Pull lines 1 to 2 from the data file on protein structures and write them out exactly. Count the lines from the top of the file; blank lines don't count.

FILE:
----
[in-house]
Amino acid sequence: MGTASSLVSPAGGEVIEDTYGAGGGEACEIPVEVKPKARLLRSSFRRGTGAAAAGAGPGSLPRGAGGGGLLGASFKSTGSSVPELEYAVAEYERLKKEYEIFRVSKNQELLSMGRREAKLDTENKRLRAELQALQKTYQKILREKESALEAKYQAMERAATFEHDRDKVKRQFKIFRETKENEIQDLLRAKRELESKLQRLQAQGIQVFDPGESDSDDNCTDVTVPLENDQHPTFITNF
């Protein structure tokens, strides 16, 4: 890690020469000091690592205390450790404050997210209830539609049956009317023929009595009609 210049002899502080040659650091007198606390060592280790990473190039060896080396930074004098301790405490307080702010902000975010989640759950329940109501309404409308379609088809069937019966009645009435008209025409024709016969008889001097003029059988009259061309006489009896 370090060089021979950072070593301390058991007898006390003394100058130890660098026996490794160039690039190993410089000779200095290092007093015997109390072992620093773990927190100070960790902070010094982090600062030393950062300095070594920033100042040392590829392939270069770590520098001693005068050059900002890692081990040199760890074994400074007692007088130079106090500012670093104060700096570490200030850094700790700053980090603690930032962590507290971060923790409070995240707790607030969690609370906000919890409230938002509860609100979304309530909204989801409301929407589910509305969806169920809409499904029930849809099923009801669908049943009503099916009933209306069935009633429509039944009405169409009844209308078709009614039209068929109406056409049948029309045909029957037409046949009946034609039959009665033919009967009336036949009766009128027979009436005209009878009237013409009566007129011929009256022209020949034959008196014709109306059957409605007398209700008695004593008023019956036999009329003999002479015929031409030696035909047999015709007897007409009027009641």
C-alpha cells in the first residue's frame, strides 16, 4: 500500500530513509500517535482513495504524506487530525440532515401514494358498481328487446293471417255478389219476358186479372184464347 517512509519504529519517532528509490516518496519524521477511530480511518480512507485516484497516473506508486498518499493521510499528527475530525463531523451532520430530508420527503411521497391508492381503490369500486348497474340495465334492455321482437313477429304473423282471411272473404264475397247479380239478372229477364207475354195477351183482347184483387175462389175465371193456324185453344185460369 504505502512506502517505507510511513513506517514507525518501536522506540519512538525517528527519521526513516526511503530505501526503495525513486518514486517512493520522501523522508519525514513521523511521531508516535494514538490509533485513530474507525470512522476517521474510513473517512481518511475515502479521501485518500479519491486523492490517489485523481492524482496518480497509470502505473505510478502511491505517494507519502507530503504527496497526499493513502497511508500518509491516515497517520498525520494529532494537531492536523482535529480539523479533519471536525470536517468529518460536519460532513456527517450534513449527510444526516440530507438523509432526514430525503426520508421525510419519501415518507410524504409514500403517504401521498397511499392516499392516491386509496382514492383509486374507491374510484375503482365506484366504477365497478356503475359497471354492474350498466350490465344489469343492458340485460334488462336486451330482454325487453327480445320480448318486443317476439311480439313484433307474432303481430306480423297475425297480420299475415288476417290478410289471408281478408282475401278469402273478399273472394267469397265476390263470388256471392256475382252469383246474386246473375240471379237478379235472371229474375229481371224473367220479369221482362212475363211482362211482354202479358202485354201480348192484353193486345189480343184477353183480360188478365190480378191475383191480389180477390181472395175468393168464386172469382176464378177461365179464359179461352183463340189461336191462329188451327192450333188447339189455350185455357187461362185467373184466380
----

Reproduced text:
[in-house]
Amino acid sequence: MGTASSLVSPAGGEVIEDTYGAGGGEACEIPVEVKPKARLLRSSFRRGTGAAAAGAGPGSLPRGAGGGGLLGASFKSTGSSVPELEYAVAEYERLKKEYEIFRVSKNQELLSMGRREAKLDTENKRLRAELQALQKTYQKILREKESALEAKYQAMERAATFEHDRDKVKRQFKIFRETKENEIQDLLRAKRELESKLQRLQAQGIQVFDPGESDSDDNCTDVTVPLENDQHPTFITNF